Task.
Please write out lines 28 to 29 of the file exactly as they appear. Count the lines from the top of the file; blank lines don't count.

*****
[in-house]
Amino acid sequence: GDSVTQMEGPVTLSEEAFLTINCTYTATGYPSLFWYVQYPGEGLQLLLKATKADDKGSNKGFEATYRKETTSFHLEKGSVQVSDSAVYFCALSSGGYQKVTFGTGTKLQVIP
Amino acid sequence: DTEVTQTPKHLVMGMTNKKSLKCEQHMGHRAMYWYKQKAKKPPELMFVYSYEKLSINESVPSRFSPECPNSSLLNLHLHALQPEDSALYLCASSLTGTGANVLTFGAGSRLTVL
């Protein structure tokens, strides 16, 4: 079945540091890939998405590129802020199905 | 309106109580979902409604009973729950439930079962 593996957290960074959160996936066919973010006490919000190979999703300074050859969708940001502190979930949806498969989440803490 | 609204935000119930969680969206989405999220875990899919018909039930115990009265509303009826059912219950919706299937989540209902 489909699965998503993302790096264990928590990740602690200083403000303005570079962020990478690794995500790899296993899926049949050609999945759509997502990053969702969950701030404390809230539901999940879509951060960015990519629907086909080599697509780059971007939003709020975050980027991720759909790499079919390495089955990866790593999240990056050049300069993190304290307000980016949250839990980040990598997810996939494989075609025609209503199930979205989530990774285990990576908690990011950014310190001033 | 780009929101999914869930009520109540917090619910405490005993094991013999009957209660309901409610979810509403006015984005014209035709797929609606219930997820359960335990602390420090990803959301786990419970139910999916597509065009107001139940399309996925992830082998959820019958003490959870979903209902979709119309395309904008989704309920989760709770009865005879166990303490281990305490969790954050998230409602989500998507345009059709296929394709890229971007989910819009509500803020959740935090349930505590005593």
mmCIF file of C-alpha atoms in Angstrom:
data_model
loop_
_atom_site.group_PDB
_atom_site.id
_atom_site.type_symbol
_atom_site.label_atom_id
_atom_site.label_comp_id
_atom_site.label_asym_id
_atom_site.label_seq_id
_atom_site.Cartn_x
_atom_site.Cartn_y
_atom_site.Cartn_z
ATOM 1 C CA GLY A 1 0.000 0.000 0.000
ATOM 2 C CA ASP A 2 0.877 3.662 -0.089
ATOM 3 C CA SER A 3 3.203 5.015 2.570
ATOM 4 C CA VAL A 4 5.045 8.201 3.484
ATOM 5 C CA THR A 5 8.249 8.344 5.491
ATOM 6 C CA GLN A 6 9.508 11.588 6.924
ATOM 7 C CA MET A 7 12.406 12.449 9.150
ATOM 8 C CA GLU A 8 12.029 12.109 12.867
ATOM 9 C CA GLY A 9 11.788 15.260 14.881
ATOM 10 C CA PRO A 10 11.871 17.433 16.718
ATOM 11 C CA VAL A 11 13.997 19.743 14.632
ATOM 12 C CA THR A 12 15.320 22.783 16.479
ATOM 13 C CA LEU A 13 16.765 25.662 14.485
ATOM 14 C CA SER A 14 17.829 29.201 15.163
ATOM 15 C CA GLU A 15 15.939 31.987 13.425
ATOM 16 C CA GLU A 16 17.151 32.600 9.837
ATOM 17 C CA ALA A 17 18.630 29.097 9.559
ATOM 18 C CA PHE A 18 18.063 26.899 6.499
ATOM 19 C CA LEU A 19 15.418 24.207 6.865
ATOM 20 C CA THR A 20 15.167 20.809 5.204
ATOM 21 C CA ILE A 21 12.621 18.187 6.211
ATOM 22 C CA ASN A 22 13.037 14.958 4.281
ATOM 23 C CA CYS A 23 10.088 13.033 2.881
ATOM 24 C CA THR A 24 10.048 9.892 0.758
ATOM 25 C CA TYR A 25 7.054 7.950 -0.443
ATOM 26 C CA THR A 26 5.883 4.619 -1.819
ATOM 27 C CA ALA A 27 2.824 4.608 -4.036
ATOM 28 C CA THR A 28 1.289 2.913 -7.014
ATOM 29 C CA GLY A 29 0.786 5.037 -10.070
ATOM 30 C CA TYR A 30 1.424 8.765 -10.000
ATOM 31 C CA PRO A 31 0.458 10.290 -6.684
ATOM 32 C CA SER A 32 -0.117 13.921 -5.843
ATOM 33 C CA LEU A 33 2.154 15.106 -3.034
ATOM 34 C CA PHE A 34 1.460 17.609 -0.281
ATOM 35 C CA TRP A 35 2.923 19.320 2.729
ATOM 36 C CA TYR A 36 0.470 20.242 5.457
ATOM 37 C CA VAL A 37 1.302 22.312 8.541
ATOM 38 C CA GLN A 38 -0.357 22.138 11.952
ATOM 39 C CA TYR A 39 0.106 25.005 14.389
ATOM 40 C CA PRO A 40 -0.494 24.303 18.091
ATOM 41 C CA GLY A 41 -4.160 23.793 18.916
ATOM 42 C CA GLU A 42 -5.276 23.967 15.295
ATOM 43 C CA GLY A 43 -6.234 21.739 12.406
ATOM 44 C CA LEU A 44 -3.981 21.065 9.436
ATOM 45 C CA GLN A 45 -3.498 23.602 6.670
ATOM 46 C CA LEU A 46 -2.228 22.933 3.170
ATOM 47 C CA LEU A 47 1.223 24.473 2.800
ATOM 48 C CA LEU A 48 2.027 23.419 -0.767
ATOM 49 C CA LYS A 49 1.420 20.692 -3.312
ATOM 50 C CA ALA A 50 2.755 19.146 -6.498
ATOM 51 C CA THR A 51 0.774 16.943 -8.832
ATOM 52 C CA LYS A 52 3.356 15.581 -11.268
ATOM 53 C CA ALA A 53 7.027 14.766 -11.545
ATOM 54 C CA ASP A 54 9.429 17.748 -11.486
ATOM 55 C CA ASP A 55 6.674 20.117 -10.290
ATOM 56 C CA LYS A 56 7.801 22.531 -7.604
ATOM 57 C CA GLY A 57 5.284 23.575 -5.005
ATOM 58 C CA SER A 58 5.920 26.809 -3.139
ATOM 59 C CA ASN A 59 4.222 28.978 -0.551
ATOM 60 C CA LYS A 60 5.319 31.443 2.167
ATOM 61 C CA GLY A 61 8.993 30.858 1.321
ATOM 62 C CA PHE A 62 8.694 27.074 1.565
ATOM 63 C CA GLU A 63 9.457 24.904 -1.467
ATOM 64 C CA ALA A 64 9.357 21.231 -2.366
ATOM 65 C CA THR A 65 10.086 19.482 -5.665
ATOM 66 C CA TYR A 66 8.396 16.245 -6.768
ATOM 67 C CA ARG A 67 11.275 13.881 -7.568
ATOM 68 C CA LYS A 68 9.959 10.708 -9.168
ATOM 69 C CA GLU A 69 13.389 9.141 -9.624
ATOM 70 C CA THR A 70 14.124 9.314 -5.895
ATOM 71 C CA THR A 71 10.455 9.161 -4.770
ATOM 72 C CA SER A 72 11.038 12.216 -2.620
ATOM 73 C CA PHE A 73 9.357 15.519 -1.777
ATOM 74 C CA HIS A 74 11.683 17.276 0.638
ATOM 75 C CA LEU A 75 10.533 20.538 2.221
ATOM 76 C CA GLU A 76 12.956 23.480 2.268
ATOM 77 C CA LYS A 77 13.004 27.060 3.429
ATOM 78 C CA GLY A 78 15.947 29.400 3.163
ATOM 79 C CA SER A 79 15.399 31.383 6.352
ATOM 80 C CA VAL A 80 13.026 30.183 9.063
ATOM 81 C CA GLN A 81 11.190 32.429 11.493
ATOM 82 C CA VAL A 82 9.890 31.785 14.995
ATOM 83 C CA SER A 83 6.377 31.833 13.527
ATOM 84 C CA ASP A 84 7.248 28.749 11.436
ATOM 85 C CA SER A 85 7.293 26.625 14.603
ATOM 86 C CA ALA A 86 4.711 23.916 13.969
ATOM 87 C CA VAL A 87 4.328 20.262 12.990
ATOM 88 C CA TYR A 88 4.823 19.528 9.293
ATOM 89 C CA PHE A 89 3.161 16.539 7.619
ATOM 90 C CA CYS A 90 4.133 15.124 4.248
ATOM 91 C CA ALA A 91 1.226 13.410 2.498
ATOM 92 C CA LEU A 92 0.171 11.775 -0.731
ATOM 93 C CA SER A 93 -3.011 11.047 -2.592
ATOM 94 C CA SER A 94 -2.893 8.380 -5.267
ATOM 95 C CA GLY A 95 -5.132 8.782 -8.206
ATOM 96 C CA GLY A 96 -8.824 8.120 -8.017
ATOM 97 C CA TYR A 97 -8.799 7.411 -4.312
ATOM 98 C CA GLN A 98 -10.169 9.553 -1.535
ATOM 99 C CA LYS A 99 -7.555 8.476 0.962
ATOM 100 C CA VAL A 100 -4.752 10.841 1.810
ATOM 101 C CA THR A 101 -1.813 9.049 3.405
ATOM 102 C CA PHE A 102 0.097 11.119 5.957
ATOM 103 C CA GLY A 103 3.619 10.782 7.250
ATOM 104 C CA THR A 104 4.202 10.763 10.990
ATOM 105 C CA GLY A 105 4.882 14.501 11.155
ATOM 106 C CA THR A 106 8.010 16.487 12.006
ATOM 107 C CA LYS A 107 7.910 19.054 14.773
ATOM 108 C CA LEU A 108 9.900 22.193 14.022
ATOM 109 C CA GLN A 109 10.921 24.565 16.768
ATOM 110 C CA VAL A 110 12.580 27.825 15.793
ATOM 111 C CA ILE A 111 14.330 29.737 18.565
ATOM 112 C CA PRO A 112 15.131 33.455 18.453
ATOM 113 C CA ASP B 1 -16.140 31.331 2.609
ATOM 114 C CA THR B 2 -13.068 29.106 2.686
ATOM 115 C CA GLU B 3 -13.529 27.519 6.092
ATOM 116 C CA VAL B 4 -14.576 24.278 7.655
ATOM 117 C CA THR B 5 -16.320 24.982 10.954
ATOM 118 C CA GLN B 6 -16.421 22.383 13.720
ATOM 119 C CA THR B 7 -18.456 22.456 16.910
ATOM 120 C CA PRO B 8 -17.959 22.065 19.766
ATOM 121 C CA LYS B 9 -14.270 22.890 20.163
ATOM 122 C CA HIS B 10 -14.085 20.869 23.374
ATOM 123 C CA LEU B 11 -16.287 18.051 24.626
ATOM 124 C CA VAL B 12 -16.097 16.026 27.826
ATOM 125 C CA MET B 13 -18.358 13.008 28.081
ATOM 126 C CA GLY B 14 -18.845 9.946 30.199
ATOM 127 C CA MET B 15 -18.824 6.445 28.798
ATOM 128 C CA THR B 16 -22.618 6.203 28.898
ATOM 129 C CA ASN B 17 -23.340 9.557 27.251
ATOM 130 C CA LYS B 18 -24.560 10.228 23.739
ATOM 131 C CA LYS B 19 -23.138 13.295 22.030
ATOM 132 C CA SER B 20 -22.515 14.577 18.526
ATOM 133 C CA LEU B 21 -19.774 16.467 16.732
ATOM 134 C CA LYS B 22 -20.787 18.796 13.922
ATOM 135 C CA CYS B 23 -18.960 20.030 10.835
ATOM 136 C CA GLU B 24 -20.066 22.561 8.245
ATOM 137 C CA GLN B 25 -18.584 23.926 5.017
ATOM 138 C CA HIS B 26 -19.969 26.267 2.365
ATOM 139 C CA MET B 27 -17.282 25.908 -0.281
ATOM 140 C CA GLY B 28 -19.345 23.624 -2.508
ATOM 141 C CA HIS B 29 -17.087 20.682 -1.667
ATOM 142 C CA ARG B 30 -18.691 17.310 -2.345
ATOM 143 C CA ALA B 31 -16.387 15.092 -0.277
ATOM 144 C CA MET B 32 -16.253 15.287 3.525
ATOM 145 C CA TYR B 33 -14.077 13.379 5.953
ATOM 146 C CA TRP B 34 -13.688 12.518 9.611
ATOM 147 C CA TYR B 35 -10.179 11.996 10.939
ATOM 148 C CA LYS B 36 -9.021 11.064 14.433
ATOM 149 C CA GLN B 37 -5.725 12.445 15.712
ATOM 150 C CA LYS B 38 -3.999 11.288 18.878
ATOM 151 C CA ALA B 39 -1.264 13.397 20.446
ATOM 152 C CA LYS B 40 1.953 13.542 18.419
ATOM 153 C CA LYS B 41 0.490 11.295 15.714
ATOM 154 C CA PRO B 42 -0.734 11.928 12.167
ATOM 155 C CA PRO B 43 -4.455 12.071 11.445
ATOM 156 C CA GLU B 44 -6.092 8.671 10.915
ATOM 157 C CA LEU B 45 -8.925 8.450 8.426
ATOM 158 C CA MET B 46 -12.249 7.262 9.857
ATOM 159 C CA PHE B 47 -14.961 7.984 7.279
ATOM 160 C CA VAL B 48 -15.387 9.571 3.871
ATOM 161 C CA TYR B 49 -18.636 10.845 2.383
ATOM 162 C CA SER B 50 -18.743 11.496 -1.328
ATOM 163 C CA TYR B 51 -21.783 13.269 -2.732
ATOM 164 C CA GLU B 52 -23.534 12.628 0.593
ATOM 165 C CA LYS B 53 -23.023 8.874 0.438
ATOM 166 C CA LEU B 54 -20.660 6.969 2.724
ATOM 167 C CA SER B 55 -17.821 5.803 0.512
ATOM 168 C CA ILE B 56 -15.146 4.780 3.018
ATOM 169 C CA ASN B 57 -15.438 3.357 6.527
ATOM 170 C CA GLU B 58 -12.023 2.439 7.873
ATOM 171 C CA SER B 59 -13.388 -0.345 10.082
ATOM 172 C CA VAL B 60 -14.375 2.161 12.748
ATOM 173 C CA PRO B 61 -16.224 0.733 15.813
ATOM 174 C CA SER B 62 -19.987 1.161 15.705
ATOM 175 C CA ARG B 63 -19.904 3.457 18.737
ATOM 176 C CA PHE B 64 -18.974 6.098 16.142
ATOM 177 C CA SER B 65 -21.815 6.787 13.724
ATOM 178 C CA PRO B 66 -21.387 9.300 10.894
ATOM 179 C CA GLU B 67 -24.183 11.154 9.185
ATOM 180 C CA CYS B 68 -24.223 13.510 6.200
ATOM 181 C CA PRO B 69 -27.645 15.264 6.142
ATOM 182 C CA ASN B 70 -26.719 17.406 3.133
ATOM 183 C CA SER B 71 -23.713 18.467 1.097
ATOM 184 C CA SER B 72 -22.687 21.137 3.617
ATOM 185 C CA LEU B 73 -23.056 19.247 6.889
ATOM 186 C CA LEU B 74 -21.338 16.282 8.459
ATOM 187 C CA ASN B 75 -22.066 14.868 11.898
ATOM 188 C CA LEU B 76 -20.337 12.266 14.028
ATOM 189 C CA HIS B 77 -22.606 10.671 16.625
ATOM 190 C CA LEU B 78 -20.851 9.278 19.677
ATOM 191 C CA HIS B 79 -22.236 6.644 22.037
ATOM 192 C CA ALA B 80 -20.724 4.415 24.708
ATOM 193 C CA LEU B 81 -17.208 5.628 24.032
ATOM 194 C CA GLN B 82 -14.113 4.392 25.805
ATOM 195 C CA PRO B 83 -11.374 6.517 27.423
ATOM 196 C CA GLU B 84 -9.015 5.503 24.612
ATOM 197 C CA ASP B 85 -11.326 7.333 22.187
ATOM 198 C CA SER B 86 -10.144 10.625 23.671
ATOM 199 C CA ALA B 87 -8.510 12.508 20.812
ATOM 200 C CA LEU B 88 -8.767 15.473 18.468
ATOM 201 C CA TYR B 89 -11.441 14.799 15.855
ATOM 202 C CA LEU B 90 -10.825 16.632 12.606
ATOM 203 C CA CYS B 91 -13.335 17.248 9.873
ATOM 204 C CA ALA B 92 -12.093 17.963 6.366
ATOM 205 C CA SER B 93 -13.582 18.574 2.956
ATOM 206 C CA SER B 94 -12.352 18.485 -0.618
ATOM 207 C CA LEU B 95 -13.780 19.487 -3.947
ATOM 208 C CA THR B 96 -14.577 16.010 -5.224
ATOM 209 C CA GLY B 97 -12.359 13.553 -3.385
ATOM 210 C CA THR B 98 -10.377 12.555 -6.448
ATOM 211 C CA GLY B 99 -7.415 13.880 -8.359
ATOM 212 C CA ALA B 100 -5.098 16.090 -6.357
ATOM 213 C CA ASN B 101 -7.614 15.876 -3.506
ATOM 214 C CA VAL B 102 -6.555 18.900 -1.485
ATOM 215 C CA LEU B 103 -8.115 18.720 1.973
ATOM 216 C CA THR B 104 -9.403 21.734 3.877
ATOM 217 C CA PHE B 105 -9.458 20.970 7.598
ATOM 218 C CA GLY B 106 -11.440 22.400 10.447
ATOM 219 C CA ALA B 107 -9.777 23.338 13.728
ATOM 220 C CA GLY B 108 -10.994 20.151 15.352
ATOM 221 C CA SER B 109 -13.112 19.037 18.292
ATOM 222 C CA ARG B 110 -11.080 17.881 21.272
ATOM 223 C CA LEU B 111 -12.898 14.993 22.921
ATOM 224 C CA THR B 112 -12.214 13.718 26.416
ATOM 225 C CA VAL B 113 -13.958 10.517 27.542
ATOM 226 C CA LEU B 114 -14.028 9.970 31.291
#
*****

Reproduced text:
ATOM 11 C CA VAL A 11 13.997 19.743 14.632
ATOM 12 C CA THR A 12 15.320 22.783 16.479